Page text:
Generally speaking, most individuals with Alzheimer’s or other forms of dementia respond well to music. Music is known as “the international language” and can be very helpful in many therapy endeavors. Of course, responses depend greatly on the individual, the Alzheimer’s stage — and sometimes even to the degree the person liked (or didn’t like) music previously. Then, there’s also the issue of what kind of music is to be played.
There is a stereotype that seniors will like only “old music,” or music that was popular when they were much younger. But that is an unnecessarily narrow view. Any music from the time of their birth to the present day is “from their era.” Too often when working with people with Alzheimer’s, or seniors in general, we think too narrowly of possibilities.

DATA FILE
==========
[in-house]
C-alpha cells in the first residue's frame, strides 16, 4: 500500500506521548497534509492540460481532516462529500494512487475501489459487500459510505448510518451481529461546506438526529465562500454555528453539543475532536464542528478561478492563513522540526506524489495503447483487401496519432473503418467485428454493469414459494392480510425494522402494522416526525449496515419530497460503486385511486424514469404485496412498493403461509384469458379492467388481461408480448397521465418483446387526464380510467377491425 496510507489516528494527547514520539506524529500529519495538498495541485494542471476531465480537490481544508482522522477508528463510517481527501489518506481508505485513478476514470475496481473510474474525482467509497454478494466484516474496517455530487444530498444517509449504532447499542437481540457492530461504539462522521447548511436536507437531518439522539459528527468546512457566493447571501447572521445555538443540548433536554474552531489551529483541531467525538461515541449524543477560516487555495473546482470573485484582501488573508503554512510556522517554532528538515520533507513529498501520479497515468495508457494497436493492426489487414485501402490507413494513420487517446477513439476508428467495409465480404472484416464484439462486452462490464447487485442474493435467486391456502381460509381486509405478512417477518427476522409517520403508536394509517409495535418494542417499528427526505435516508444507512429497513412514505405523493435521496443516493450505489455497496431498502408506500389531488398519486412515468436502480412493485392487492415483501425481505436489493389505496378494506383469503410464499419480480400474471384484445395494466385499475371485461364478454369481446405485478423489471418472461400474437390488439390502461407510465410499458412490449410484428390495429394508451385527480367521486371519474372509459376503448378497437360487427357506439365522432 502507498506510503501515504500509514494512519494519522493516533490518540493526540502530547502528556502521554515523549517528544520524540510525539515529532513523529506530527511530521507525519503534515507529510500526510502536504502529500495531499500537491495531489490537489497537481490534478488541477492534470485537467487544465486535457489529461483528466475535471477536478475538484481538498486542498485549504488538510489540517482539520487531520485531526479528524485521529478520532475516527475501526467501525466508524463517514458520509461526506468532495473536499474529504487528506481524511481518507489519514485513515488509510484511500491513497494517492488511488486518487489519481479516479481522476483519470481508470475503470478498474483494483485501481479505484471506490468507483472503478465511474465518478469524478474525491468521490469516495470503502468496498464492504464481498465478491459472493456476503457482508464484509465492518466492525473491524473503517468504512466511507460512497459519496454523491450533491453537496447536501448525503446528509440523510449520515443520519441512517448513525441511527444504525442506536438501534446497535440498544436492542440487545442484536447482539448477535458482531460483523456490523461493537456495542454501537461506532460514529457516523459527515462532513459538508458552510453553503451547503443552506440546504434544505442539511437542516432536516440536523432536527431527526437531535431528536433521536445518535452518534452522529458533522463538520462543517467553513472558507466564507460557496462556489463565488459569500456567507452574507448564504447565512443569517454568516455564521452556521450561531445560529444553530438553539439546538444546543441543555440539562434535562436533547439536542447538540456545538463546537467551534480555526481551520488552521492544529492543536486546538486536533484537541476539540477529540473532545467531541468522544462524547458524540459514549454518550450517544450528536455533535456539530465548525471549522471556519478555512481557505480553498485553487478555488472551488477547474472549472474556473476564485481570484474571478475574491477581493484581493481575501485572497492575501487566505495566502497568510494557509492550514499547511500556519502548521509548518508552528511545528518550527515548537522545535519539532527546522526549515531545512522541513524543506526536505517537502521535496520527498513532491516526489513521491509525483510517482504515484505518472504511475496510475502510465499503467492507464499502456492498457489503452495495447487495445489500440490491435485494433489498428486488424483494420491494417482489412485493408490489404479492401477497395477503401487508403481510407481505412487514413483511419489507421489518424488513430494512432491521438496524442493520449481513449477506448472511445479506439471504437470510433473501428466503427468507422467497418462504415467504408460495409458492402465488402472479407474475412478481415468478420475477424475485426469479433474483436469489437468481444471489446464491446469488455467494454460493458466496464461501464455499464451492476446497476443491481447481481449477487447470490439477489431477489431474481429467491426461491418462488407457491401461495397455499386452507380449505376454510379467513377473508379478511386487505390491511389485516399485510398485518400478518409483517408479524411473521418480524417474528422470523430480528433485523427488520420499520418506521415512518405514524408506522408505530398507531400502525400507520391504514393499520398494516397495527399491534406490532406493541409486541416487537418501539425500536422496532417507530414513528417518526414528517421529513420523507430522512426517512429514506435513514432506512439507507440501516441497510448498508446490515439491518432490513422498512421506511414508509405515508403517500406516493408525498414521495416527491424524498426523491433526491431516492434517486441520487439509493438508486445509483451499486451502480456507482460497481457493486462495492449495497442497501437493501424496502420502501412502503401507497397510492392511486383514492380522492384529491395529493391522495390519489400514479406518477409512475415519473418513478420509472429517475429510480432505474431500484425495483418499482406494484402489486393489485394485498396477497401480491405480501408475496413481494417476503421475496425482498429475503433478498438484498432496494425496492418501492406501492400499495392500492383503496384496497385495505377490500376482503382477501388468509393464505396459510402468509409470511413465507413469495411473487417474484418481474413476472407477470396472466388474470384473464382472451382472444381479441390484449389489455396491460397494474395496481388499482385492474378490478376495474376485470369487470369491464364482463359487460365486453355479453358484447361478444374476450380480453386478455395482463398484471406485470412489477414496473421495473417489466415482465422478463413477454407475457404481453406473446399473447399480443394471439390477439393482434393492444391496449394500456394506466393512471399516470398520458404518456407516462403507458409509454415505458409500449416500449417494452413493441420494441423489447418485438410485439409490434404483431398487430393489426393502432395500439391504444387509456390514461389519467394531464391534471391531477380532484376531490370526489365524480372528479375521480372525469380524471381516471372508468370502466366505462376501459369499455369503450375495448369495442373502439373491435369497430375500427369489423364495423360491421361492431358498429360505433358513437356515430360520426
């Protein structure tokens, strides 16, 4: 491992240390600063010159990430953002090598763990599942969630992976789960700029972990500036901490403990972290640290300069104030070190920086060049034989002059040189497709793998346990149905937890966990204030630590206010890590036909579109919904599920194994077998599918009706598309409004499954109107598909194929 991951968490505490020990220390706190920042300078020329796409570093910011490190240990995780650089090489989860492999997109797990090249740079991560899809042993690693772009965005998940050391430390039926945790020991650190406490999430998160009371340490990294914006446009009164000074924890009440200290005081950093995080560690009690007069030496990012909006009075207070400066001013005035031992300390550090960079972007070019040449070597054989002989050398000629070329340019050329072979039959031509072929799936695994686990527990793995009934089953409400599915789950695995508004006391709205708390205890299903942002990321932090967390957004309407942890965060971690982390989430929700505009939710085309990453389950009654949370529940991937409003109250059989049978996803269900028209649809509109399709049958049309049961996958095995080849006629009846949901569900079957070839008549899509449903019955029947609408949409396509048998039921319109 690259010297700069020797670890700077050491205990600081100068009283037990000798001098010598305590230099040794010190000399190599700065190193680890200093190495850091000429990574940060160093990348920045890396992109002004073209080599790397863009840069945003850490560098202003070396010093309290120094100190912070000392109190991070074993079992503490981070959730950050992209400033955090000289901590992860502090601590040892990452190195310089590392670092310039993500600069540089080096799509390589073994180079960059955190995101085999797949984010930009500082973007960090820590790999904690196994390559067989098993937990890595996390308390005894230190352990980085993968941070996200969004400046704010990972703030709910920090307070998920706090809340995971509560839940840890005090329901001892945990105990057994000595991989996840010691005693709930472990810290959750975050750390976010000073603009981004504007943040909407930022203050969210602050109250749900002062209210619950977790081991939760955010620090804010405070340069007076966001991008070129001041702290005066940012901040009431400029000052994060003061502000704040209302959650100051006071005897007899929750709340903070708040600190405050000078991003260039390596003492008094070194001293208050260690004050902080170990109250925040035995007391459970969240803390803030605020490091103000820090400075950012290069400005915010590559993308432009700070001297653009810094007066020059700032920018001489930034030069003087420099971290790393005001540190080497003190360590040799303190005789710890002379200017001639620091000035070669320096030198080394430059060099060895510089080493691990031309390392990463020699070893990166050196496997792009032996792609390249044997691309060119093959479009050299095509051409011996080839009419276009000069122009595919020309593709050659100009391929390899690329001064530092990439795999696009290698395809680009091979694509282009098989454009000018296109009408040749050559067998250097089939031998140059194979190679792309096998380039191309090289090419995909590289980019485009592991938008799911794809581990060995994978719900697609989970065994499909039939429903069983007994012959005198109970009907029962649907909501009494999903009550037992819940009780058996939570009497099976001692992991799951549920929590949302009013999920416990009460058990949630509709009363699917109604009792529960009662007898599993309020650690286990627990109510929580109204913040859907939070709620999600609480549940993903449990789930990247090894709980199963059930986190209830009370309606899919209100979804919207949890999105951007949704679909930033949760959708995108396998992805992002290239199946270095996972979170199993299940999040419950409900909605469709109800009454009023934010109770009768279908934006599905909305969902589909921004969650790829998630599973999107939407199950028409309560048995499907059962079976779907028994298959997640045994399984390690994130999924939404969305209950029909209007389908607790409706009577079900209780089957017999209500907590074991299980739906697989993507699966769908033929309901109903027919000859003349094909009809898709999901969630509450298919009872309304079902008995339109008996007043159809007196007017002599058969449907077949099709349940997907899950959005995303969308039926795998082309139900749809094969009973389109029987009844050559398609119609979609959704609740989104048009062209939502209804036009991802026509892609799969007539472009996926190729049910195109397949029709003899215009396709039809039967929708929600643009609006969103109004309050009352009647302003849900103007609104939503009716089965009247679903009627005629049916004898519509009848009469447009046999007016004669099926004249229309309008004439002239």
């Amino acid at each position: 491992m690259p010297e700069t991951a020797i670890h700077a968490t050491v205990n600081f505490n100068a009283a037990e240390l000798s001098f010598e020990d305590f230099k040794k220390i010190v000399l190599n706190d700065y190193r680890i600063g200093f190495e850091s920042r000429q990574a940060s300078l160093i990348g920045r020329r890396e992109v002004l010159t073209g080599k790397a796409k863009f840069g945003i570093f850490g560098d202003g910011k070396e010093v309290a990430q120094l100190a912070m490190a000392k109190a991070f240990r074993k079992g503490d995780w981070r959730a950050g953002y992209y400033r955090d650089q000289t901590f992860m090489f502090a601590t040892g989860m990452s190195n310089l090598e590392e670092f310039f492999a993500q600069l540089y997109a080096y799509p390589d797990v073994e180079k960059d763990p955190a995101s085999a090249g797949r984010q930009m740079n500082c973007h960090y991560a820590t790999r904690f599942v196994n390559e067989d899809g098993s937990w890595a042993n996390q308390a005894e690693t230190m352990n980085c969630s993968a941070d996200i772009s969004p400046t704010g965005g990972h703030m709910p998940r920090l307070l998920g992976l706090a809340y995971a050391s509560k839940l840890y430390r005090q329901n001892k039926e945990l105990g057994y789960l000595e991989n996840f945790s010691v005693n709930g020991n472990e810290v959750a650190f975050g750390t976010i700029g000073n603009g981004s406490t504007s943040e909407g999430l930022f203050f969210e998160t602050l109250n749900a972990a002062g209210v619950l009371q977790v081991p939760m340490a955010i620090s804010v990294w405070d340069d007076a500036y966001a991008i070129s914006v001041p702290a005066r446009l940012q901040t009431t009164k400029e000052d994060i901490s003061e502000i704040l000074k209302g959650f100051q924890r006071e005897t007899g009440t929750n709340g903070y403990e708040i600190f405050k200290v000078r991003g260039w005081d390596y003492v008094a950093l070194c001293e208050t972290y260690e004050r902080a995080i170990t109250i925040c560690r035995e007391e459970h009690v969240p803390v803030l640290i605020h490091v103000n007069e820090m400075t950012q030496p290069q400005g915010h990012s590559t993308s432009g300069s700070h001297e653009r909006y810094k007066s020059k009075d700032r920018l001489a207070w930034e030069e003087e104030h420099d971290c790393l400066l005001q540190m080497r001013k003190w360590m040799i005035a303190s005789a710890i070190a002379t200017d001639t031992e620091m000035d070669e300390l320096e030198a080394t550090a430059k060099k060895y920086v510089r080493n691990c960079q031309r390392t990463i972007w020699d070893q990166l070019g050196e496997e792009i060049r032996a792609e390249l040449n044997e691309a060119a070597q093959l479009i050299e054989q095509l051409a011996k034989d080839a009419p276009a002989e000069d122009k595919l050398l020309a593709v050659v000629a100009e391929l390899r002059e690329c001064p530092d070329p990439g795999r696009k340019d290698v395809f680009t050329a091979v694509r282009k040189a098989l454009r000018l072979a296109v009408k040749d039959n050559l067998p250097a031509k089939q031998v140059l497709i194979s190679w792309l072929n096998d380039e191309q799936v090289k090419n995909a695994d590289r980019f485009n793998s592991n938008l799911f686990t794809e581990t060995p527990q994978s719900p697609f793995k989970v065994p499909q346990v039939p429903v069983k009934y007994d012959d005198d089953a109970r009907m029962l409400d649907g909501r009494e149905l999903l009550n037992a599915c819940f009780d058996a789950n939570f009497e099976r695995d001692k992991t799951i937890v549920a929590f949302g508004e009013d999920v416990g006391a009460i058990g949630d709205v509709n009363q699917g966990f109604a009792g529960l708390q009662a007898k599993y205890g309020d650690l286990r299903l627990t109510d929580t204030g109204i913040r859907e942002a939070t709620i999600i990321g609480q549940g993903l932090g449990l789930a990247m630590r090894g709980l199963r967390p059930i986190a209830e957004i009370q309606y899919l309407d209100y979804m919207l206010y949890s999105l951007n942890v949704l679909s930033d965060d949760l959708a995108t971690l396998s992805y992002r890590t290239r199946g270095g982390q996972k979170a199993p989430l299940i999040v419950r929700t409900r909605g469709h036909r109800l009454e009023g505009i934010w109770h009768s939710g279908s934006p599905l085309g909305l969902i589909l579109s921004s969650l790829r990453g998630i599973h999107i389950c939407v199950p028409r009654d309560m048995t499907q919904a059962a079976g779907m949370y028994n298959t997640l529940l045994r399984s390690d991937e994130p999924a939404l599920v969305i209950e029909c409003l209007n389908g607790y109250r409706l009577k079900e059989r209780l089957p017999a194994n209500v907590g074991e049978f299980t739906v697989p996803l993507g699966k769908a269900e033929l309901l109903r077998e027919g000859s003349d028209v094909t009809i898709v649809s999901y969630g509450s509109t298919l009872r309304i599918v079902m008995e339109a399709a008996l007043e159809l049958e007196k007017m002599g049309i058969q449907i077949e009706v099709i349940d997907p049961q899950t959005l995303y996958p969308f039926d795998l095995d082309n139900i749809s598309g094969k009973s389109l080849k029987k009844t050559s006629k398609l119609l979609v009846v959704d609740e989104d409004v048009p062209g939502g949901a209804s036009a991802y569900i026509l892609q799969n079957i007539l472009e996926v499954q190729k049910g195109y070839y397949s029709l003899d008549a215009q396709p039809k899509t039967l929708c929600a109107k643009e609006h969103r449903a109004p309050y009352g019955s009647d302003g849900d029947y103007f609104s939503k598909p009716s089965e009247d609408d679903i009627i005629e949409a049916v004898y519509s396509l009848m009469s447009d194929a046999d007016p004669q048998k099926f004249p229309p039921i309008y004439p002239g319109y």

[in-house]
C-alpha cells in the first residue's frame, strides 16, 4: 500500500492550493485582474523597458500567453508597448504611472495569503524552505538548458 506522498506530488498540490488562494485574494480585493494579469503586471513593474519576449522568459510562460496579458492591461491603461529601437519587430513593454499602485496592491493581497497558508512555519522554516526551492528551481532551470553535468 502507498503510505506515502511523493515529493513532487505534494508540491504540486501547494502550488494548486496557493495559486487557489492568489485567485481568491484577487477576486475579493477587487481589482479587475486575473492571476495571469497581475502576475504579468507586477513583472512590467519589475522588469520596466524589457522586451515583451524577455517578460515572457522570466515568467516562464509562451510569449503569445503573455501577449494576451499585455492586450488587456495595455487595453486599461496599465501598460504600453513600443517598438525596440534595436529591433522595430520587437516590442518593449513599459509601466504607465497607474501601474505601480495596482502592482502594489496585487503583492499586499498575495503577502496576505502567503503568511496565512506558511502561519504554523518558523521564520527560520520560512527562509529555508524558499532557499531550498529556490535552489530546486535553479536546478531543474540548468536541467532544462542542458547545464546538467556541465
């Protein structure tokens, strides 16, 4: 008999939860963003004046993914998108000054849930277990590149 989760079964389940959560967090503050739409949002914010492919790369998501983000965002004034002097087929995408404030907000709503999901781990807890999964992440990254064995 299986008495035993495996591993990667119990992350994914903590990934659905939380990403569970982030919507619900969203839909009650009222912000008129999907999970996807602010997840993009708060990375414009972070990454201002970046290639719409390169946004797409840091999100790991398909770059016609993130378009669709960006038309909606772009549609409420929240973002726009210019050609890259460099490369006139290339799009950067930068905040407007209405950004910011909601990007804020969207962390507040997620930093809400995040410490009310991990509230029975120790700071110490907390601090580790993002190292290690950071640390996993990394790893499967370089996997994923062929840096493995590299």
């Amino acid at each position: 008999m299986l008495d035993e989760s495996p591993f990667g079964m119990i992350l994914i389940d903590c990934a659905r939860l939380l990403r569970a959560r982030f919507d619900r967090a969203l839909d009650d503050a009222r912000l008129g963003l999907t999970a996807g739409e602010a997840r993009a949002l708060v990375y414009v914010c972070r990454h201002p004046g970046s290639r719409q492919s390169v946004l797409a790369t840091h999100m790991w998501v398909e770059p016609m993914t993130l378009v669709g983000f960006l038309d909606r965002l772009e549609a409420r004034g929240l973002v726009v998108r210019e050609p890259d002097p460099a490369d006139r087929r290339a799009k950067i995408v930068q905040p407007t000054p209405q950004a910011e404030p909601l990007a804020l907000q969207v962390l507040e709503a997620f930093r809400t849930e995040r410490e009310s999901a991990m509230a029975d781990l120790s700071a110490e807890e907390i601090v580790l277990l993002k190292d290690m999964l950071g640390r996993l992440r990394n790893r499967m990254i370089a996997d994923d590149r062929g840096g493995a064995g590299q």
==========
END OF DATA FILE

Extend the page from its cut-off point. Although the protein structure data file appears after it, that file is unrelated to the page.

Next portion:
If you play music for a loved one with dementia and it doesn’t appear to be helping, try a different kind of music. Almost any genre of music — including classical — can feel hectic or stressed. This can over stimulate someone with weak defenses. Then, it ironically could become a case of causing more anxiety or agitation, rather than soothing it. Individuals with dementia can’t always say how they’re feeling, so the next step might be to act out. Therefore, closely monitor what is played, and what works.
Music or recordings that can be described as “white noise” are often soothing to individuals with Alzheimer’s. While “white noise” machines can be purchased, just running a fan or being somewhere near a bubbling fountain also could help your loved one relax.
You also can find CDs or other recordings with calming sounds of the wind, the ocean or birds, though you will want to observe whether any bird sounds become over-stimulating. If they do and start to create agitation, just turn off the recording.
Just like other people, sometimes individuals with Alzheimer’s want and need silence. So when all else appears to fail, try some peace and quiet!
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